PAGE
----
It is the centenary year of the Bingley Amateur Operatic Society, and members are busy collecting treasured keepsakes and mementos from the shows of yesteryear.
The Company’s 100th anniversary celebration will take place on Saturday in the studio of the Bingley Little Theater. In accordance with Covid safety guidelines, the number of participants will be limited.
The event will include exhibitions of photographs and memorabilia and a cabaret with singing highlights. Old friends and artists will come together for a nostalgic and memorable evening!
During the economic recovery after the Great War, the Society was one of many groups formed from church choirs.
During these early years, rehearsals took place wherever suitable premises could be found. The first production was Dogs of Devon in 1921, performed in the Methodist Chapel on Hill Street.
In 1925 the Society was known as the Bingley Congregational Amateur Operatic Society and colloquially known as the “Bingley Congs”.
The production that year was Maid of the Mountains.
In 1927, the Bingley Pool was opened. Above the water, a magnificent Canadian maple wood floor could be installed, allowing it to be used for public functions. Known as “Princes Hall”, it has become the Society’s new venue.
Rehearsal space was scarce but you could always find somewhere; Church House on Old Main Street served admirably for a few years, as did the Great Hall below the Old Library on Main Street (thanks to Bingley’s advice). It later became the Porkies nightclub.
The annual productions continued until 1939 when everything was suspended until the “end of hostilities”. There is a six-year gap in the minutes of the management committee marking the passage of those years of deprivation during World War II.
Interestingly, the 1939 production was Goodnight Vienna, an omen of our country’s separation from Fortress Europe. The next production, in 1946, was Tulip Time with its promise of dreams come true and happier times to come.
After the dark years of World War II and before the proliferation of television and family cars, when the primary form of transportation to entertainment venues was trams and trolleybuses, amateur music societies have experienced increasing success in their development. hometowns.
They provided a hobby and a gathering point for aspiring performers and performers. While still producing one show per year, the Bingley Society has kept pace with offering new shows released for amateurs.
Our older citizens may remember being part of some of the great successes of those decades:
* The Prince studying in 1949;
* La Petite Amie in 1955;
* Oklahoma in 1957;
* South Pacific in 1966;
* The Man of Music in 1987;
* Violin on the roof in 1992.
With the opening of the Bingley Arts Center in 1974, the Society finally had a professional theater for its performances.
After the building came under the control of Bingley Little Theater in 2012, members of the Society played their part in the continued development and improvement of the theater which today includes a rotating stage and an enviable lighting system. .
In 1986, after extensive fundraising, the Company purchased its current rehearsal space at Ferncliffe Road. Here too, in 2021, thanks to better fundraising, work began to replace the old Victorian roof and make major improvements to the interior space.
Towards the end of the last century, the Society made the decision to expand its audience by including a family pantomime in its calendar.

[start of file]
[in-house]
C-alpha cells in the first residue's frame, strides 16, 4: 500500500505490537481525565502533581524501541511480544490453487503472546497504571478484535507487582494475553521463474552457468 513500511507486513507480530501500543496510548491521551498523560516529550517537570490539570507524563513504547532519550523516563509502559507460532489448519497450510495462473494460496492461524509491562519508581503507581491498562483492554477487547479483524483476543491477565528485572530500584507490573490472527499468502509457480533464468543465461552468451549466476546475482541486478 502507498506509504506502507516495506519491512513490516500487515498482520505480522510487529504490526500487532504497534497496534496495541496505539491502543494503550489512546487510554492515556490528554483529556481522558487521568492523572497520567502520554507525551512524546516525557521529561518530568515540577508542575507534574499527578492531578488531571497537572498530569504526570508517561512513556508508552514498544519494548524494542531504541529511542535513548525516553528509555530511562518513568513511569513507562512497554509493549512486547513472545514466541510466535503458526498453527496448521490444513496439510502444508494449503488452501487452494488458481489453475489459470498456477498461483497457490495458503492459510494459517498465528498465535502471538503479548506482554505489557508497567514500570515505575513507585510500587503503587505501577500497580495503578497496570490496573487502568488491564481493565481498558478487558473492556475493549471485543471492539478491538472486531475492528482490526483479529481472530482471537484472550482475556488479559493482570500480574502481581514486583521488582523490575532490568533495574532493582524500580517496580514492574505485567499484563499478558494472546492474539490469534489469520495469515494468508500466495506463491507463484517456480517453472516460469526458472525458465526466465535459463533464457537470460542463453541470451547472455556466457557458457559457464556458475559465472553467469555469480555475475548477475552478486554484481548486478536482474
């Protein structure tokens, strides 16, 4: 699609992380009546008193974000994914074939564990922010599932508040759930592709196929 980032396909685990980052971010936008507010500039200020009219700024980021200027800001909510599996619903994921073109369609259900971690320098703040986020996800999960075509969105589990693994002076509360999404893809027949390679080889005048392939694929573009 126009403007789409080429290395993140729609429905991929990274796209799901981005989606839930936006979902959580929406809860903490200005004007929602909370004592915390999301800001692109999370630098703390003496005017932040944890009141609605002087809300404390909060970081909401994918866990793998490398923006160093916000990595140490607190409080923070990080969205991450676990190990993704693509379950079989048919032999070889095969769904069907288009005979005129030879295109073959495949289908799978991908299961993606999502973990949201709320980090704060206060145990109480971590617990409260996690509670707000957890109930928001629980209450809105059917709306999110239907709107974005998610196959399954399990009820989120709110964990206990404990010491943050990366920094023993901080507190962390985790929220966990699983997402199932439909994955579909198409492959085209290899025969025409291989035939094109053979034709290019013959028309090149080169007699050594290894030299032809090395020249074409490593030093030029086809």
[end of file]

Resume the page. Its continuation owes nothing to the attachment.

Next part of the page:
Since 1997, these have proven to be a real hit in increasing the popularity of the Society, also serving to introduce local children to the thrill and joy of live performances. Some of these young people are of course the performers, set builders and pillars of tomorrow.
Each theatrical performance produces tales and legends of humor and hiccups.
One of them was during rehearsals for Oklahoma in 2006; the actor playing Curly developed a serious throat disease, but the show was saved when members of the Society teamed up to fund urgent surgery for him at the Yorkshire Clinic.
To everyone’s delight, recent ambitious productions such as Cats, Flashdance, Acorn Antiques and The Full Monty have brought ever higher levels of performance.
The Company has a long affiliation with the National Operatic and Dramatic Association (NODA).
In keeping with the ideals of many societies, Bingley Amateurs has played its part in the community by making annual donations to local charities.
It supports the Bingley Show and provides singers for local retirement homes around Christmas time. It enjoys mutual supportive links with other musical societies where ideas, costumes and sets can be shared.
The Society is proud to look back on its hundred years, not only for its record at Bingley, but for what it offers to its members: a rewarding pastime bringing friendship, personal development and fulfillment to all involved. thanks to teamwork.
Next year, we plan to stage a production of The Little Mermaid, in March 2022. The auditions are over and work has started on our sets. At present, we are still in the process of redesigning the interior of the company’s premises. The big roofing jobs are in the hands of our chosen contractor. The rehearsals will start in the new year.
* There must be a lot of former member families who have memories, stories, and treasures from our shows of yesteryear.
If you are one of them, why not come to our event on Saturday November 20 at Bingley Little Theater with your memories?
Participation is free, but participants will need to book in advance by emailing Margaret at [email protected]
or Jeff at [email protected]